What did you think of the international field the previous season?

To be honest, I felt very sorry for Plushenko. Even though his withdrawal from the LP at Worlds was not completely surprising, it was very sad to see. But one can't always be top. I was also surprised with Joubert, and especially with his skating at Worlds. I was very happy for Lambiel though. You could see that it was his moment to shine. It was great! I was also surprised with Kwan and Arakawa’s lack of preparation for the new system.

Talking about COP, what’s your opinion on this system?

I think it will be good eventually.
It will deliver the goods - the more mistakes come out in competitions, the better they can revise them.
Unfortunately the judges can still manipulate with the second set of points - PCS.
It can also be confusing when at one competition you make a third level element and at another competition you get only second level for the same element.
Ok, I can live with this, but you know.. I miss the feeling of the 6.0 system. I think there is no value now of the new scoring system.

 

What were your goals for this season?

Making sure Zoli did well at the Karl Schaffer Memorial and qualifies for the Olympics. It was one of our goals that we met. And now, we had the Olympics itself.

With the girls, we want to have good programs choreographed and then work on maximizing the points value of all elements which is not always easy for the up and coming skaters. I want Annamari to be able to do the double Axel and some triples too. I feel she is very close to getting them under her belt. And the same can be said about Erika. We were not focusing on results this season, but rather on improving as skaters.

 

And what did you think of it?

I think Zoli did the best he could. His sixth place at the Ondrej Nepela Memorial in Bratislava was a good start, and after it he could qualify for the Olympics in Vienna. The Europeans could've been better, but perhaps it was worse so that the Olympics could be better for us.
Of course it could've been easier without Zoltan's back injury, which set him back the whole season. But it was worth it for the Olympics. We enjoyed staying there very much, the programs, the competitions, the whole feeling, and I'm very happy that Zoli could say good-bye to his career in such a beautiful way!

With Zoltan retiring, who are the upcoming skaters?

I don’t know what Berci Zákány is up to nowadays. But we don’t have anymore skaters who could compete at the international scene. Speaking from my own experience it takes long time for a skater to reach a high level in skating. I hope our other skater, György Beck, gets his jumps consistent, as well as spins and the overall quality, since without these two he cannot count on scoring well under COP.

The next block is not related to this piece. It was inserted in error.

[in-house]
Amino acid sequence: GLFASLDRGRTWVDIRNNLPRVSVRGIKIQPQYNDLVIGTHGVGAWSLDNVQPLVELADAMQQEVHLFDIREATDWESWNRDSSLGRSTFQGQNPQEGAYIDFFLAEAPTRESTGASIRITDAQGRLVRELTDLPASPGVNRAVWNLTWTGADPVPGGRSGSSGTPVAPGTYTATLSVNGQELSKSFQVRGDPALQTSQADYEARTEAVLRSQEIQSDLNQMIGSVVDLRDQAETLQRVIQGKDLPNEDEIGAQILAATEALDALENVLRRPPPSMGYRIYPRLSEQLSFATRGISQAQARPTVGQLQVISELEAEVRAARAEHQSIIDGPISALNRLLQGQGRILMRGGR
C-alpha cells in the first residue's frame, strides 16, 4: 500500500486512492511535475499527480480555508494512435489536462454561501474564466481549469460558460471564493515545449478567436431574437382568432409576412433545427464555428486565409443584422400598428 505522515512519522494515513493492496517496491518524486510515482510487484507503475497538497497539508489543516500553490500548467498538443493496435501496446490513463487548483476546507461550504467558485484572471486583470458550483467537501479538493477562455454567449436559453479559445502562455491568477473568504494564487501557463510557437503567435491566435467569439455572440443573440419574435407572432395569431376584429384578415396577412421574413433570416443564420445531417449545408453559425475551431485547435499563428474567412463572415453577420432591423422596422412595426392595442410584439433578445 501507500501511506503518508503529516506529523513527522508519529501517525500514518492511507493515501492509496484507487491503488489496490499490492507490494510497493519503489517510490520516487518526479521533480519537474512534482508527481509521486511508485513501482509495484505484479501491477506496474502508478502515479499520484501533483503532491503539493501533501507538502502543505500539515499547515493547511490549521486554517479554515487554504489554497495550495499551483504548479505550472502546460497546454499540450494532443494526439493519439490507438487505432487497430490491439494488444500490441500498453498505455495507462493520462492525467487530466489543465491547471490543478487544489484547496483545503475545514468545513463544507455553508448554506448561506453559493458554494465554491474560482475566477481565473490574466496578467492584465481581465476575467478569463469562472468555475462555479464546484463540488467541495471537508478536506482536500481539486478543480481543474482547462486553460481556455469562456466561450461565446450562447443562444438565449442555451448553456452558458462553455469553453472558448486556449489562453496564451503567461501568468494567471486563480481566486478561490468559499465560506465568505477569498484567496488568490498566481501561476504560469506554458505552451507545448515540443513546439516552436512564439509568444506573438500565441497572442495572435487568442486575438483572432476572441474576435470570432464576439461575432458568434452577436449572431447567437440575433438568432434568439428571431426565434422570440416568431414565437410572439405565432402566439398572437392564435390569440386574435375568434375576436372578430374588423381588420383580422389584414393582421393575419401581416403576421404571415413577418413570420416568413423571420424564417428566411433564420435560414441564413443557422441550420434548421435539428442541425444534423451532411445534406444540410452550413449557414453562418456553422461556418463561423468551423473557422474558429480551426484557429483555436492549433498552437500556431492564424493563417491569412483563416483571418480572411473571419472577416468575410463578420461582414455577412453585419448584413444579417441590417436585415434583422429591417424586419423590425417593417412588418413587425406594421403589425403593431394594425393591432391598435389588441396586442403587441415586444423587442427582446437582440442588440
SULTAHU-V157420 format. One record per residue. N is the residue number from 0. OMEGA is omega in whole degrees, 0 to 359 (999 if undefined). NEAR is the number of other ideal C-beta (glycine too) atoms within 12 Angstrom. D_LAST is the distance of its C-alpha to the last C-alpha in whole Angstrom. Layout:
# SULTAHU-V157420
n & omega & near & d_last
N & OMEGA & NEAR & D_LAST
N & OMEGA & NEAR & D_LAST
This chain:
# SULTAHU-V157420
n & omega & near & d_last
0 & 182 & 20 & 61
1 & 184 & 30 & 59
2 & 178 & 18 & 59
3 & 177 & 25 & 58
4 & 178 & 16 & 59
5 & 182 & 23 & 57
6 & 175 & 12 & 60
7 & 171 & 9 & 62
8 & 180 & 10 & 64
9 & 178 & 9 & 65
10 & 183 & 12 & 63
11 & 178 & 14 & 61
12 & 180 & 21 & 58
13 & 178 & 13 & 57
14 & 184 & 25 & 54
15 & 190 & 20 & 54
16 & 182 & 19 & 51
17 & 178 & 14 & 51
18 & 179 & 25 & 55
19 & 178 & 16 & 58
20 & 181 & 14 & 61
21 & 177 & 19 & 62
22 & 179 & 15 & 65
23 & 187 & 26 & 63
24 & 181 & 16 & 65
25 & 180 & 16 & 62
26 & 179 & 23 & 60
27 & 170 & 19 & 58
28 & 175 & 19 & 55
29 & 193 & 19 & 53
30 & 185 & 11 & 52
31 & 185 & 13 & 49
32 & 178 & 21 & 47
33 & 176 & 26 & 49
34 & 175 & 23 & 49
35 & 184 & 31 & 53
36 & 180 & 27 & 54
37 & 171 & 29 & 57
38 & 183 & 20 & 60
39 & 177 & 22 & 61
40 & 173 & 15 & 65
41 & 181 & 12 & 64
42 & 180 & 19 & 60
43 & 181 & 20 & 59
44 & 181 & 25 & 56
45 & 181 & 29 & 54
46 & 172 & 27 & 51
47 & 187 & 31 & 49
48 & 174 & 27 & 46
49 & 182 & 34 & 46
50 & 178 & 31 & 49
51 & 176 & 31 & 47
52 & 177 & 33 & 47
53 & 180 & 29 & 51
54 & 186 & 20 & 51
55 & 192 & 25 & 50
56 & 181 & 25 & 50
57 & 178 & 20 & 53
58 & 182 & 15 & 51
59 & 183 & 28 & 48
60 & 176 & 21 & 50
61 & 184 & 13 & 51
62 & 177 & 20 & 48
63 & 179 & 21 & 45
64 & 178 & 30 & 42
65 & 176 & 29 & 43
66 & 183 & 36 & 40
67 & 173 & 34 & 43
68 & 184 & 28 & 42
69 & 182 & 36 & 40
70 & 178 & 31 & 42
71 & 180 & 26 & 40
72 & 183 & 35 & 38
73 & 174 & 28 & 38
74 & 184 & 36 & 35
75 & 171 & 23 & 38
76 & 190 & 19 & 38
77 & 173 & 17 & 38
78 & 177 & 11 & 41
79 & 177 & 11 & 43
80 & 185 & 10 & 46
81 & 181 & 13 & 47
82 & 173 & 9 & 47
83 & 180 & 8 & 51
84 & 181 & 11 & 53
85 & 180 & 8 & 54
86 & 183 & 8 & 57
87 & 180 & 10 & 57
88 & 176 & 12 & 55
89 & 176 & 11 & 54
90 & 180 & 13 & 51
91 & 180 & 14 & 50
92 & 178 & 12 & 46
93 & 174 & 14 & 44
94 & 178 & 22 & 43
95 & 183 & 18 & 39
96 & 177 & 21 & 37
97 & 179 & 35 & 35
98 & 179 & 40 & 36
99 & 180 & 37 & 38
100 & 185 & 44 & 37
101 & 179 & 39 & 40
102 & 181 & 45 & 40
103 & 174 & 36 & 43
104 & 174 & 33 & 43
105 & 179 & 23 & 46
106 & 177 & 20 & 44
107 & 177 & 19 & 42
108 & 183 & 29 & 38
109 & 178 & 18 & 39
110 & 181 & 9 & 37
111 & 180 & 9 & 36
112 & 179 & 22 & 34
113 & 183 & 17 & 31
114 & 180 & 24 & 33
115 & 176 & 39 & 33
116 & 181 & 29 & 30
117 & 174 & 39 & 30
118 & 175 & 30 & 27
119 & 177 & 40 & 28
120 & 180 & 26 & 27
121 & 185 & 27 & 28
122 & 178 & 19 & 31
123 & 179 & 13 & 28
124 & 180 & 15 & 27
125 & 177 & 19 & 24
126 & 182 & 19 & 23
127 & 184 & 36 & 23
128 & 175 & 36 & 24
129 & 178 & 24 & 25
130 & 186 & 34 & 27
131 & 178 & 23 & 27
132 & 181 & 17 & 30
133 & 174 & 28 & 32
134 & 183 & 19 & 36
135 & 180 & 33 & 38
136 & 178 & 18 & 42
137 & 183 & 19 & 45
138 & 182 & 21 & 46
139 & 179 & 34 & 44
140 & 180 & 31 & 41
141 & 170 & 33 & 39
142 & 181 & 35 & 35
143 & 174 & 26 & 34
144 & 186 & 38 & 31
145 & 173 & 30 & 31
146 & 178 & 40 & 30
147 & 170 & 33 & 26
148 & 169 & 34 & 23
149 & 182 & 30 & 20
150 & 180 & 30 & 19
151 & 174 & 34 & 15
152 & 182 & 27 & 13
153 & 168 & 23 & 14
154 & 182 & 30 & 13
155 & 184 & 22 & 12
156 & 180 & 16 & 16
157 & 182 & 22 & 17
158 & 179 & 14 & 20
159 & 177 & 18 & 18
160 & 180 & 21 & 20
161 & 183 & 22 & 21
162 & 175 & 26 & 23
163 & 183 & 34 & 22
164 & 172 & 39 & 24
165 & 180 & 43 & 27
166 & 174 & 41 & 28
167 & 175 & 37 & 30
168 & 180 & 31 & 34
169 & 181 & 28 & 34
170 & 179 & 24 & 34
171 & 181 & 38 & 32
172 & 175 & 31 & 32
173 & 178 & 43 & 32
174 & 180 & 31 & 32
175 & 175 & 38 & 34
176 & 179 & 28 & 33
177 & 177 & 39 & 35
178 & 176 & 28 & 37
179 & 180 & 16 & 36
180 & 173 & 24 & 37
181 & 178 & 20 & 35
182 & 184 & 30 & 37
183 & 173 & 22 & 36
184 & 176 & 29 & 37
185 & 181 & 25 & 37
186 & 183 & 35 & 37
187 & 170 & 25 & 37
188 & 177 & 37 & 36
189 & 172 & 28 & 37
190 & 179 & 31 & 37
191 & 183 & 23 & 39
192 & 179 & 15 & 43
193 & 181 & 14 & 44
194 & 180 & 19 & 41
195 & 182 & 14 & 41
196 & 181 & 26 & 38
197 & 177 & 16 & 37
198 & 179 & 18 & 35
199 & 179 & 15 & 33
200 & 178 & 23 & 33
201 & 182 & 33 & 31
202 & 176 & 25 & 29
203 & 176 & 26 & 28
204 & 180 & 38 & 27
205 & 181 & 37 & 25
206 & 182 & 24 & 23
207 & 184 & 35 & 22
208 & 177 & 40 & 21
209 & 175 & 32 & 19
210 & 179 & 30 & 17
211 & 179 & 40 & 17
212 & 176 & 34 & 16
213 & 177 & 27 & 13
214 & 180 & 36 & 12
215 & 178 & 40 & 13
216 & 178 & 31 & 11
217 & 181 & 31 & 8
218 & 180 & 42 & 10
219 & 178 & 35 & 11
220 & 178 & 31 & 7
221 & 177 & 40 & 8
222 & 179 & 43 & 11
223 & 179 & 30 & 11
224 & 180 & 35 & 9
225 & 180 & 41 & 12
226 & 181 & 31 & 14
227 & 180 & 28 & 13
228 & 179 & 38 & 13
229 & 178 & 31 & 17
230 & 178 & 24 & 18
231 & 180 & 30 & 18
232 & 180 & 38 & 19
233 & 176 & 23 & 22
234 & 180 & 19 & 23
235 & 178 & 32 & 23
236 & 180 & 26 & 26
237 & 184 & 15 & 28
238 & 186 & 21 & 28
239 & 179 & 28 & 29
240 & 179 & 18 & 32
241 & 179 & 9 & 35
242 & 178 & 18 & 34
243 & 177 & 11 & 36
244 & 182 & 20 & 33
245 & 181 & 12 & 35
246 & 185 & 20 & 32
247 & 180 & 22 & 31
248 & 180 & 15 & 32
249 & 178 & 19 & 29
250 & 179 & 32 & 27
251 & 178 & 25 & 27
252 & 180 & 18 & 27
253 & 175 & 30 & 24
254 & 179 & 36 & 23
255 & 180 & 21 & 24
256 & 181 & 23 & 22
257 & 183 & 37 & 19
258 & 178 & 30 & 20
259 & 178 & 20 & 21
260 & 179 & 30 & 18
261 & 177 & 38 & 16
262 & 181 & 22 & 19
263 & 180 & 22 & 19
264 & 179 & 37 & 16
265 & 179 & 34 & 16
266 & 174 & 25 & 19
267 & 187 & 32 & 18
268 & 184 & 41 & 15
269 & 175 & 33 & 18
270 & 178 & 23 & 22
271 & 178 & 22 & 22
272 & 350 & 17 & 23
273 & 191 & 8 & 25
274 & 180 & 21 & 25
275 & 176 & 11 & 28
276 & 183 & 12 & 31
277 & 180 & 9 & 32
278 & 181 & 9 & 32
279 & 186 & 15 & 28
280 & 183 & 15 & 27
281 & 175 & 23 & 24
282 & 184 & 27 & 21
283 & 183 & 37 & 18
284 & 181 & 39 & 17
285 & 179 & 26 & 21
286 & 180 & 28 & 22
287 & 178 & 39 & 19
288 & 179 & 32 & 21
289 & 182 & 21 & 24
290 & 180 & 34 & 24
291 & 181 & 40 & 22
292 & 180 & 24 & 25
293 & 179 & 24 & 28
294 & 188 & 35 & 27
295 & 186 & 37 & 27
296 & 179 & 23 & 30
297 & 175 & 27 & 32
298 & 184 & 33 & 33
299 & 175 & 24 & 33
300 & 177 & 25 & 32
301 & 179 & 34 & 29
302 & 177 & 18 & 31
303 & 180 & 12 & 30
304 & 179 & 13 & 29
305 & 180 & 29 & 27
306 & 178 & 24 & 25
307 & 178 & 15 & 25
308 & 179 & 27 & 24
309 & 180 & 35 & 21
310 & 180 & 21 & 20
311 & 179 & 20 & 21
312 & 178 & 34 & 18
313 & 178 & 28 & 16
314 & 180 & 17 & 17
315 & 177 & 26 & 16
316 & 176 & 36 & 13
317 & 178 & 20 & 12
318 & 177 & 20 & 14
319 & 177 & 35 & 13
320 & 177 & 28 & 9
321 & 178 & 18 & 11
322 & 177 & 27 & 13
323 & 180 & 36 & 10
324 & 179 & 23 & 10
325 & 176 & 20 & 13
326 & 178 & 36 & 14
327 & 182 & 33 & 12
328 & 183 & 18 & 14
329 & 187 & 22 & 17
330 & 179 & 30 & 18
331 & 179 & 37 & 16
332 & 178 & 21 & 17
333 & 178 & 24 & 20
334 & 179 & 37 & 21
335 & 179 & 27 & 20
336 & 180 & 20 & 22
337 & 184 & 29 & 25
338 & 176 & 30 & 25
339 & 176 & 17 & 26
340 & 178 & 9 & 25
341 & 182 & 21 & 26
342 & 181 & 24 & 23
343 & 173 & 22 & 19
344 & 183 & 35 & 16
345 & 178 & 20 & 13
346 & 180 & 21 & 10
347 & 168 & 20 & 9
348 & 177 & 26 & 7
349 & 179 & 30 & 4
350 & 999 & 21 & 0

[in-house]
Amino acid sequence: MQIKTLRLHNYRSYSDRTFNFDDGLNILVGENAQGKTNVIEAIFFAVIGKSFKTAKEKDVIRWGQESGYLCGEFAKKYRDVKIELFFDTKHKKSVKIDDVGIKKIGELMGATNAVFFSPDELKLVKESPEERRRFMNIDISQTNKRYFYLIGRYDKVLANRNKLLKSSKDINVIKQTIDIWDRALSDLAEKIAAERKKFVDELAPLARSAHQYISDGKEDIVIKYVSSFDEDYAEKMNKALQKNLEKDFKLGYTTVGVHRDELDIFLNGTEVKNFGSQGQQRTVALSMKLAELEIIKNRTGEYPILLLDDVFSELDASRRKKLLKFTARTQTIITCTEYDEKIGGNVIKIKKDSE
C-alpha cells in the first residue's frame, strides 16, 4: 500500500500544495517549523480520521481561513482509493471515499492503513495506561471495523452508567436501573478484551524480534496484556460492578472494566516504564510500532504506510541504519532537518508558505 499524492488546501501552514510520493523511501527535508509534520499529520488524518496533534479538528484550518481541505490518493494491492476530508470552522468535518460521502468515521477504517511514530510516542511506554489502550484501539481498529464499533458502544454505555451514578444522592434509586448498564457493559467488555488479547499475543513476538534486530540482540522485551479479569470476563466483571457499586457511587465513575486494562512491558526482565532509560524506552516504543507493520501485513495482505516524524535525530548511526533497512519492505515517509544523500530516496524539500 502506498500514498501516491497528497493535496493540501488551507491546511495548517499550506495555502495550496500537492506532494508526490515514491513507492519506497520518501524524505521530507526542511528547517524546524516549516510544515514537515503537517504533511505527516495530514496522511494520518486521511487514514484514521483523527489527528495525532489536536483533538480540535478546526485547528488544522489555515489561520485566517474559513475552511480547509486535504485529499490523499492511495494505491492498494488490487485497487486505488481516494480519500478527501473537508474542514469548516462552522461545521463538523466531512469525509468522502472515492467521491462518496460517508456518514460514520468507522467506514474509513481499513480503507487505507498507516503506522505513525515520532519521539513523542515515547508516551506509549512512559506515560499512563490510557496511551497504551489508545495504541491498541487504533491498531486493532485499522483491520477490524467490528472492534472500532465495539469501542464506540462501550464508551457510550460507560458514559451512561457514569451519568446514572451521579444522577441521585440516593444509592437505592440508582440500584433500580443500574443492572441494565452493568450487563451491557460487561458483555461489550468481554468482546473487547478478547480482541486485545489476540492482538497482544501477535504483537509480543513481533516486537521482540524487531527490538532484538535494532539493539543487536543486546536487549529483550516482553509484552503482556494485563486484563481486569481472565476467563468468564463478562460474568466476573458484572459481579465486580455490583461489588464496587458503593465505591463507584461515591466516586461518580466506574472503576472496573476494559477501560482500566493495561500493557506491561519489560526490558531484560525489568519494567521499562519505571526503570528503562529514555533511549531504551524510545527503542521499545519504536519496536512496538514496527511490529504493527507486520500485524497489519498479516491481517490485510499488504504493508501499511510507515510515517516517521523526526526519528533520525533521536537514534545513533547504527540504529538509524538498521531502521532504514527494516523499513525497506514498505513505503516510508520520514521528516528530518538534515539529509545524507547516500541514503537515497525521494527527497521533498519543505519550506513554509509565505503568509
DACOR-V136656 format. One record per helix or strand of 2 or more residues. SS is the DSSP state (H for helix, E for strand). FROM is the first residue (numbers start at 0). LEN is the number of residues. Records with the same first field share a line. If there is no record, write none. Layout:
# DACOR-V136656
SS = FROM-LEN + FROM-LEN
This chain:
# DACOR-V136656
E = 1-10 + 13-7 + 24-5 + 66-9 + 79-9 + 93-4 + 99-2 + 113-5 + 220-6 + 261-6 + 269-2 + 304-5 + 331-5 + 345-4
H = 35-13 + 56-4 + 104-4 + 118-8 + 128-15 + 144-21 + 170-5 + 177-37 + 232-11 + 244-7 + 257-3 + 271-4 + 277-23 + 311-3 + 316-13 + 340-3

Does it mean that after Zoli retires the Hungarian men’s skating will die?

I don’t know for sure, but I’m afraid it will. There is guy who is coached by Szabolcs Vidrai. He is the closest to being successful, but again, it depends on lots of different things.

And what is the situation abroad?

I don’t have too much knowledge in this matter, as I haven’t seen too many young international skaters. What I can tell you is that the Russians are in trouble. They still have lots of skaters but their best coaches have moved to the United States. That seems to be the biggest problem in the Russian skating. The countries on the rise are Japan, Korea, China, both in Men and Ladies field.

What are your goals for the future?

Now Zoltan retired, he's not my competitor anymore, but I hope that our work with Kati Hadford will continue. Kati can skate for Hungary as she is a Hungarian citizen. She will come to summer camp with us in June, and again later in the summer. Then hopefully she will skate at the Junior Grand Prix in Budapest. It seems that I will be her coach here.

Of course, we will continue our work with Annamaria Bitter and Erika Fekete, who are novice skaters, and they've already competed in international events.

We have a new discipline - adult amateur figure skating - which we started one year ago. It hasmore than 12 people, both men and women. Zoli has taken a hand in this work already, and he is an active contributor in the preparation for adult competitions. Hopefully in the next year we can participate in the international ISU competitions.

We have beginners too - the children in the 4th division - so perhaps the talents of the future will come from there.

Who do you see as the hope of the future in the next Olympic cycle?

Stephane Lambiel is very young, but I suppose that he wins or finishes second at the Olympics he will retire from competitive skating. And there is Andrei Griazev too. He is also young and good, but not as good as Plushenko or Yagudin used to be at Griazev’s age.There is Sergei Dobrin too, he is not bad at all! The Japanese don’t seem to be too strong right now. I think Daisuke Takehashi has lots of potential but he’s not at the level that Takeshi Honda used to be in his best years. There is also Karel Zelenka who could be very good if he got a triple Axel. Tomas Verner, he is also a good skater. Unfortunately, I don’t think that he is strong enough mentally. Who else should make my list? Kevin Van Der Perren, perhaps?